Bill would alter Measure 98 to give schools more flexibility
Friday, April 21, 2017
Weeks of work on legislative changes to Measure 98 came together with a vote Monday by the House Education Committee to amend and move House Bill 2246-A.
A desire by some school officials and educators to give districts more flexibility to use Measure 98 funds led to a work group convened by Speaker of the House Tina Kotek (D-Portland). The work group included lawmakers and education stakeholders, and the changes contained in the bill were crafted with the approval of the Measure 98 campaign, the Confederation of Oregon School Administrators and OSBA.
HB 2246-A would make the following changes to existing laws around Measure 98:
School districts would submit four-year plans, rather than the two-year plans currently required under the law. Funding would still occur each biennium, but the change to a four-year plan would emphasize the need to create programs that will serve a high school student for four years.
Smaller school districts would get additional flexibility in using Measure 98 funds. Currently, schools applying for Measure 98 funds would have to spend some grant money on each of the three “strands” contained in Measure 98: career and technical education, dropout prevention programs, and college and career readiness programs. HB 2246-A would make the following changes:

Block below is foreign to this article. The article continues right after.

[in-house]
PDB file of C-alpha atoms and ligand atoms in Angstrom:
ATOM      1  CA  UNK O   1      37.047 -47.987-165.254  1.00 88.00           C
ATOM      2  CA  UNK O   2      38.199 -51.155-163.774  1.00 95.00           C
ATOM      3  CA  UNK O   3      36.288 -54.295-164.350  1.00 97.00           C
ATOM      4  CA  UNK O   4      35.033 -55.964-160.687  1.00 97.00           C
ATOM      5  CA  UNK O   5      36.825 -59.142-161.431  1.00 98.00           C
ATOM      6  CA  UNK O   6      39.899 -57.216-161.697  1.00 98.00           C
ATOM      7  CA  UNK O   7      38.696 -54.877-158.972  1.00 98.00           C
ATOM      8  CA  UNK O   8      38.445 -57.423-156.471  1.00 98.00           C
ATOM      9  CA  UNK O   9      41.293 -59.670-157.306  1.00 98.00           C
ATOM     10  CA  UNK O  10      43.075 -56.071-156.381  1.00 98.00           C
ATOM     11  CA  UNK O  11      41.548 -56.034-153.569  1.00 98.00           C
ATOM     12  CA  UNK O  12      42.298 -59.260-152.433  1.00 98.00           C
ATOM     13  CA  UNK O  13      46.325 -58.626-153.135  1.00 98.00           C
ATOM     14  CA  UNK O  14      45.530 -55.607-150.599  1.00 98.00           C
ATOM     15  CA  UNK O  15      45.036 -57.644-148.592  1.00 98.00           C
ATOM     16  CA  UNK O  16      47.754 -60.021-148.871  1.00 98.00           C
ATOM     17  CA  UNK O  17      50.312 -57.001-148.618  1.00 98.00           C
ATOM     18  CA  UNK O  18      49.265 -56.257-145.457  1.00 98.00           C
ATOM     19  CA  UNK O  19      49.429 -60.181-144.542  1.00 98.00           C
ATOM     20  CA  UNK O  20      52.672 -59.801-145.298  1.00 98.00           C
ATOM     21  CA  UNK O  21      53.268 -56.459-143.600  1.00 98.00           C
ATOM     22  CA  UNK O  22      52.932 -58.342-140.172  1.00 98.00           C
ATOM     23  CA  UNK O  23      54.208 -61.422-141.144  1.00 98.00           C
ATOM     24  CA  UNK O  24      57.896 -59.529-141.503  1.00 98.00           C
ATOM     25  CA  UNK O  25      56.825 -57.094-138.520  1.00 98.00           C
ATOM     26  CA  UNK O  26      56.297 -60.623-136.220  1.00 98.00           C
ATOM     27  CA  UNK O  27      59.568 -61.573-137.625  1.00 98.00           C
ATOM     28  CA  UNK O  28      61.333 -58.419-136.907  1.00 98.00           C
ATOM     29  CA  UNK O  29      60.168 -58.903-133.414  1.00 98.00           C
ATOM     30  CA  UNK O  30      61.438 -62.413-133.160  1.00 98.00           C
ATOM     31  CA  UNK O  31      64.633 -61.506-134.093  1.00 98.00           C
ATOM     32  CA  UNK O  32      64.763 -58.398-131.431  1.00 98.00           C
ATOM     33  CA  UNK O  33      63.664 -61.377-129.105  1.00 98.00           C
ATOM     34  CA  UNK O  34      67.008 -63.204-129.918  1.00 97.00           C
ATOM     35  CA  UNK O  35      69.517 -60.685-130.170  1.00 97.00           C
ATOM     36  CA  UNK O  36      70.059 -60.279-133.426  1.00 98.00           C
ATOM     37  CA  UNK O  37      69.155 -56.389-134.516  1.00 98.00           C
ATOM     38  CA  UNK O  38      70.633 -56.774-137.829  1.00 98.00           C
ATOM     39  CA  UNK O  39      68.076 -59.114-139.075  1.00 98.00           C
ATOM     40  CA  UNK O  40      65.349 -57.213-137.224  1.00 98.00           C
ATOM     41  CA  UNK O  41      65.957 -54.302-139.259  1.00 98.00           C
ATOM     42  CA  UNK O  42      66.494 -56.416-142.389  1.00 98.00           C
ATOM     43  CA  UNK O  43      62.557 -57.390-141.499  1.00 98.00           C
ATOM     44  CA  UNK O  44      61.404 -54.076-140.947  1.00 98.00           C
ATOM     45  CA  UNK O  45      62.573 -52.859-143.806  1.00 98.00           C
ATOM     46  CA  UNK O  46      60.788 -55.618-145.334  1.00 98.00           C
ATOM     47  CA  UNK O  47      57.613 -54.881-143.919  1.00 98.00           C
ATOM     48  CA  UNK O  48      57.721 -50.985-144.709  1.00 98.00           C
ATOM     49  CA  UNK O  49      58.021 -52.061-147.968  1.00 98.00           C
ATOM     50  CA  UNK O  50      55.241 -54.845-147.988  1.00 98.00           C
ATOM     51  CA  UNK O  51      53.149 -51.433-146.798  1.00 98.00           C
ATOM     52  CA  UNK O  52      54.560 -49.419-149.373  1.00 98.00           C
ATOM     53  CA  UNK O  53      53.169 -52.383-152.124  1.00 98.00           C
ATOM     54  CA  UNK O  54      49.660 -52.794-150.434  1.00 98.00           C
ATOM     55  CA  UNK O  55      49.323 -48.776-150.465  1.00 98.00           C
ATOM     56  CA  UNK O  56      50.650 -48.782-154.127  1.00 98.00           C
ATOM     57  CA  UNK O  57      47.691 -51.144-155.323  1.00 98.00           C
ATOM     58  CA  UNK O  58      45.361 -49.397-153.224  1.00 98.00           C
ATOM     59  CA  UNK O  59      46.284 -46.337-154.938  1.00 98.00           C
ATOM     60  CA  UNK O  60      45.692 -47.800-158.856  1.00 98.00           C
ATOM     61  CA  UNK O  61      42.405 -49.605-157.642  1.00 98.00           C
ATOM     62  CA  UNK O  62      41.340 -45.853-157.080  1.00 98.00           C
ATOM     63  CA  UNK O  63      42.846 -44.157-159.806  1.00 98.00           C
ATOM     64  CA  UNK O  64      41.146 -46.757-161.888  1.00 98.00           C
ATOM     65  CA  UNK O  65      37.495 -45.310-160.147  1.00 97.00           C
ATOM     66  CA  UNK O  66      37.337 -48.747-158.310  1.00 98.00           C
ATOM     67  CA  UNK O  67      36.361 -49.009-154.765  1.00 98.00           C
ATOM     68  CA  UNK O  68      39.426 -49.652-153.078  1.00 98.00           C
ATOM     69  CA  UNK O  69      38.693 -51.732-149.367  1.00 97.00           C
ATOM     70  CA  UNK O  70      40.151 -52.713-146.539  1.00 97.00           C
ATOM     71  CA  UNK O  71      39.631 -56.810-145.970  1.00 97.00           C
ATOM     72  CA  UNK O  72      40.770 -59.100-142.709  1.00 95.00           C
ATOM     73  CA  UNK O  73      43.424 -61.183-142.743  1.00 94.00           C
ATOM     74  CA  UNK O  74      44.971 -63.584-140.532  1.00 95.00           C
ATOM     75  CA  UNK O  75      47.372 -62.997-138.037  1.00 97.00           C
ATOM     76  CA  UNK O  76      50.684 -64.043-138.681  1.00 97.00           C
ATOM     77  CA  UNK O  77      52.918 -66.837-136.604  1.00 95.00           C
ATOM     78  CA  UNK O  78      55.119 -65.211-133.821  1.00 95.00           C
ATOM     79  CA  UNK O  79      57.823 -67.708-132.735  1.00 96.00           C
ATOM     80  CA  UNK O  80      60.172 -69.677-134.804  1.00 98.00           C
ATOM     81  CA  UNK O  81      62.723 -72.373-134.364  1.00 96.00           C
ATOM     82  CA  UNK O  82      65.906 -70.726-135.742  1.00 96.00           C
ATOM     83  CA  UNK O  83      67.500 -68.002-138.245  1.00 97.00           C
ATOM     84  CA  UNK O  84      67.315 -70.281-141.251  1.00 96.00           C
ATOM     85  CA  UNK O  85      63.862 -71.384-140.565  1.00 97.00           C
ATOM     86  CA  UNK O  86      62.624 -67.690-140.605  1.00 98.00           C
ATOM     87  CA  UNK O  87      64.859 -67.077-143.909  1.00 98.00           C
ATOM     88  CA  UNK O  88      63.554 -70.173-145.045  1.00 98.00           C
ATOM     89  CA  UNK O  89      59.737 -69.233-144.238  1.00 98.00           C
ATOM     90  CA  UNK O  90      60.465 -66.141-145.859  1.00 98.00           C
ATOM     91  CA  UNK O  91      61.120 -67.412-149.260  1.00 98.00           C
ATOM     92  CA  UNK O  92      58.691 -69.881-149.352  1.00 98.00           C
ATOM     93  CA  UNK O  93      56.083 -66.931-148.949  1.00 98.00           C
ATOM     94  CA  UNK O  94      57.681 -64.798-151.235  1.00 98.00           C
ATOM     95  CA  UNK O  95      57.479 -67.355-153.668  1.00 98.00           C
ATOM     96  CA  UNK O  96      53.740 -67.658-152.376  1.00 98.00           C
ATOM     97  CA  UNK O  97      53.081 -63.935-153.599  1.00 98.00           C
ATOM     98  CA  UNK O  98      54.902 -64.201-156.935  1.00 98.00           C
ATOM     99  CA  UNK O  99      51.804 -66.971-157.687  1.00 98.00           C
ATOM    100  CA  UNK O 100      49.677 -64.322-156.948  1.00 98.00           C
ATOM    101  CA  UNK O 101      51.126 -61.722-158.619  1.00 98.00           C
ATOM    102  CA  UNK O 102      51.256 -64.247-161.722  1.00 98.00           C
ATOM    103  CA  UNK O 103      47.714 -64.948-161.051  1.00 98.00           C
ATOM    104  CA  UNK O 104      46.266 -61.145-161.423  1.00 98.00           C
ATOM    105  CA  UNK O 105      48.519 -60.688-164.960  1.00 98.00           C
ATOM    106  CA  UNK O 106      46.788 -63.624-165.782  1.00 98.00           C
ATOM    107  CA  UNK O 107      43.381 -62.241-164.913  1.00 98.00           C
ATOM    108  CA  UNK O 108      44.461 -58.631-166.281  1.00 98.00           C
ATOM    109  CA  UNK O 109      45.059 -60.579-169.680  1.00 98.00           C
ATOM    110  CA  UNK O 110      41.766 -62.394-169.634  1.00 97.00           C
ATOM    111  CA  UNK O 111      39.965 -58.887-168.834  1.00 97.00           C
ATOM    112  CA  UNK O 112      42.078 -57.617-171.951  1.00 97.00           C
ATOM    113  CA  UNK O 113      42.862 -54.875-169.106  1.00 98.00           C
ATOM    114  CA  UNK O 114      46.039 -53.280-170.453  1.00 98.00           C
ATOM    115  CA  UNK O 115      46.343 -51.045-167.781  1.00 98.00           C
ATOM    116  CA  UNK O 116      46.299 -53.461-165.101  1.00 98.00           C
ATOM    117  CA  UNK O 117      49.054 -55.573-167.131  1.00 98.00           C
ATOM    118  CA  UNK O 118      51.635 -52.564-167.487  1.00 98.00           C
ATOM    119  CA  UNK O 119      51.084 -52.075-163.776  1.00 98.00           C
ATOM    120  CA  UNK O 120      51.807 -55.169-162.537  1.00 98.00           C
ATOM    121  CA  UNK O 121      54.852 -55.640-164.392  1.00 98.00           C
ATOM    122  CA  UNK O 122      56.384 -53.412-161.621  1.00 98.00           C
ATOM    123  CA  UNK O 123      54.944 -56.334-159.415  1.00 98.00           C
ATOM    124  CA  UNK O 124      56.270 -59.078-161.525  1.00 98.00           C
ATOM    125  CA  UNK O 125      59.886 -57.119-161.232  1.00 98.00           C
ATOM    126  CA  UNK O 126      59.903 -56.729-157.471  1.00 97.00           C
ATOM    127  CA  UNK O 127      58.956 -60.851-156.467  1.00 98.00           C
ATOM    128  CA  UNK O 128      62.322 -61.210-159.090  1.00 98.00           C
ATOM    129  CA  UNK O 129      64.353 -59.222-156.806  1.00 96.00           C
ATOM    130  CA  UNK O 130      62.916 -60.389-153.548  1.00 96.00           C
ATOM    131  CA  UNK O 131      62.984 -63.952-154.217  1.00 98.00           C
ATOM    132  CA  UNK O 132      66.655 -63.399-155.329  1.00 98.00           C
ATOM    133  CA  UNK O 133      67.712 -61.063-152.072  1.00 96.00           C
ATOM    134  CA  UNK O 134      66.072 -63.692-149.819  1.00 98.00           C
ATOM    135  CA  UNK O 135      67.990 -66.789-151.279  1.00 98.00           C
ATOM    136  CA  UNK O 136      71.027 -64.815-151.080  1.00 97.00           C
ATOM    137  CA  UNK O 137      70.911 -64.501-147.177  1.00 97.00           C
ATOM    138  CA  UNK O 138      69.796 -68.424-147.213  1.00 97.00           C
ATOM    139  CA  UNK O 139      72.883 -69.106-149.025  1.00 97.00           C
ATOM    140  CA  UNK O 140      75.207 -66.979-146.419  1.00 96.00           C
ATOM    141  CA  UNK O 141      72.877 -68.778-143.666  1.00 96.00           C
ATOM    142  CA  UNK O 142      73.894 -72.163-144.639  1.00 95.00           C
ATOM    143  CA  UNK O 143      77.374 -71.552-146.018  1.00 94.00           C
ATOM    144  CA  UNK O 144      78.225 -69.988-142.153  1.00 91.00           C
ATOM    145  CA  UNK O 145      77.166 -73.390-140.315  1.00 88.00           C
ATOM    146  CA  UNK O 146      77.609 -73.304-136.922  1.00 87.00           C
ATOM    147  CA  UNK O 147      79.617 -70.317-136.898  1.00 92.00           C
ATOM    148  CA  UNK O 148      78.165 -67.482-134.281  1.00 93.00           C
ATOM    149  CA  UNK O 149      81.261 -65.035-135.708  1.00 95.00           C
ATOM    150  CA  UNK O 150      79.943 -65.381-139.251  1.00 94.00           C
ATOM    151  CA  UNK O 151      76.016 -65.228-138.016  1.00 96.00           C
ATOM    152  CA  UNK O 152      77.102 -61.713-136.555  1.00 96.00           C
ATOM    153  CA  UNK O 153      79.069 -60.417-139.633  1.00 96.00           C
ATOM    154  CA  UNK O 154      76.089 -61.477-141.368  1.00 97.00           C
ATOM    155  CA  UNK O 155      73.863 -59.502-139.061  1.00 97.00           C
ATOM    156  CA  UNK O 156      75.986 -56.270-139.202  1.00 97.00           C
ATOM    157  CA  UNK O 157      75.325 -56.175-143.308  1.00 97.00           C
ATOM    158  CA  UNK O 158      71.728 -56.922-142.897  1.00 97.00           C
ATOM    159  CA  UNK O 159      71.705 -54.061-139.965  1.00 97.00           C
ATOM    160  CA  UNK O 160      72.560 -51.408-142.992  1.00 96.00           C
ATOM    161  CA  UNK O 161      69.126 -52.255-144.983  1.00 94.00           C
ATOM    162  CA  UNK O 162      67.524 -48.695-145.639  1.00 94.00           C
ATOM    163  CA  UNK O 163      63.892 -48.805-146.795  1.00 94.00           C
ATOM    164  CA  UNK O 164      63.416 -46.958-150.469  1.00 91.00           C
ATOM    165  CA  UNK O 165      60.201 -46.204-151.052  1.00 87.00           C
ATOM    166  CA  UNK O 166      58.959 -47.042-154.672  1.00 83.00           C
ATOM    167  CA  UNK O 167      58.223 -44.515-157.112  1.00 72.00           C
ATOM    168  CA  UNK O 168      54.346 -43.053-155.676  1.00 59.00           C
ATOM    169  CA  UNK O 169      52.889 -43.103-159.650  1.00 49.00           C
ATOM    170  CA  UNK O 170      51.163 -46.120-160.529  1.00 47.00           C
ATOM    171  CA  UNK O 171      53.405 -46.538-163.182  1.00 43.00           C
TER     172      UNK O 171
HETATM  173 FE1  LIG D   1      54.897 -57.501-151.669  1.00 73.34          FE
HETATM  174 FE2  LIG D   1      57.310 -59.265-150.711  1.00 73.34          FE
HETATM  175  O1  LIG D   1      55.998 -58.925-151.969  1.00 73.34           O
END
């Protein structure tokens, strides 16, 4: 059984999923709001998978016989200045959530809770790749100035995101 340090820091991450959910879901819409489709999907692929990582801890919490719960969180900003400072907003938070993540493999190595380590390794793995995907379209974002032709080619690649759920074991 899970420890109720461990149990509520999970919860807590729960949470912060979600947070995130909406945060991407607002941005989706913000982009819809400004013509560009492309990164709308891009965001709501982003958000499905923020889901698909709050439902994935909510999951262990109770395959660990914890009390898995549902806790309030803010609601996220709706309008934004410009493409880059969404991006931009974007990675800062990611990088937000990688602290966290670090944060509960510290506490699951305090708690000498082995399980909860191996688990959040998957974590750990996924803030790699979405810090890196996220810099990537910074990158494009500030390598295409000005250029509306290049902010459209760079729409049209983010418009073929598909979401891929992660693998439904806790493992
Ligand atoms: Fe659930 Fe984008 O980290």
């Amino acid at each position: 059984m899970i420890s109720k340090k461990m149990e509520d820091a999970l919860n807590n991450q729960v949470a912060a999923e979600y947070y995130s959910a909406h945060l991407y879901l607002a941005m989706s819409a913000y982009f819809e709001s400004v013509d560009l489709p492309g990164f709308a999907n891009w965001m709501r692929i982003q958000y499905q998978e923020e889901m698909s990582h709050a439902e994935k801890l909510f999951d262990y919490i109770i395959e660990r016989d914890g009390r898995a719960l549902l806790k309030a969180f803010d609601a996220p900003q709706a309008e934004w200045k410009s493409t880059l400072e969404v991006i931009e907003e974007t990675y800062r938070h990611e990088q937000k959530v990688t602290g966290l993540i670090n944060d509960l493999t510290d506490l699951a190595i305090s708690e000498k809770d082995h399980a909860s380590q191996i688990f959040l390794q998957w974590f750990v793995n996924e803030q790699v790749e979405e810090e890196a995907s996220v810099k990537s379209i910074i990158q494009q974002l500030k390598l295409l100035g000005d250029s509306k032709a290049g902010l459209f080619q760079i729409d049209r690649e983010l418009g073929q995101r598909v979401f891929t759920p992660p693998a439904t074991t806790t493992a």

Districts receiving less than $200,000 per biennium of Measure 98 funds would only be required to spend funds in one of the three Measure 98 strands.
Districts receiving between $200,000 and $700,000 per biennium would be required to expend funds in at least two of the three strands, one of which must be career and technical education.
Districts receiving more than $700,000 per biennium of Measure 98 funds must spend funds in all three areas, per current law.
HB 2246-A would permit school districts to use up to 15 percent of their Measure 98 funds in eighth-grade programs that align to the areas targeted by the measure. This would allow school districts to increase the effectiveness of Measure 98 programs by exposing students before high school.
HB 2246-A was passed out of the House Education Committee with a “do pass” recommendation without opposition. The bill now heads to the Joint Committee on Ways and Means.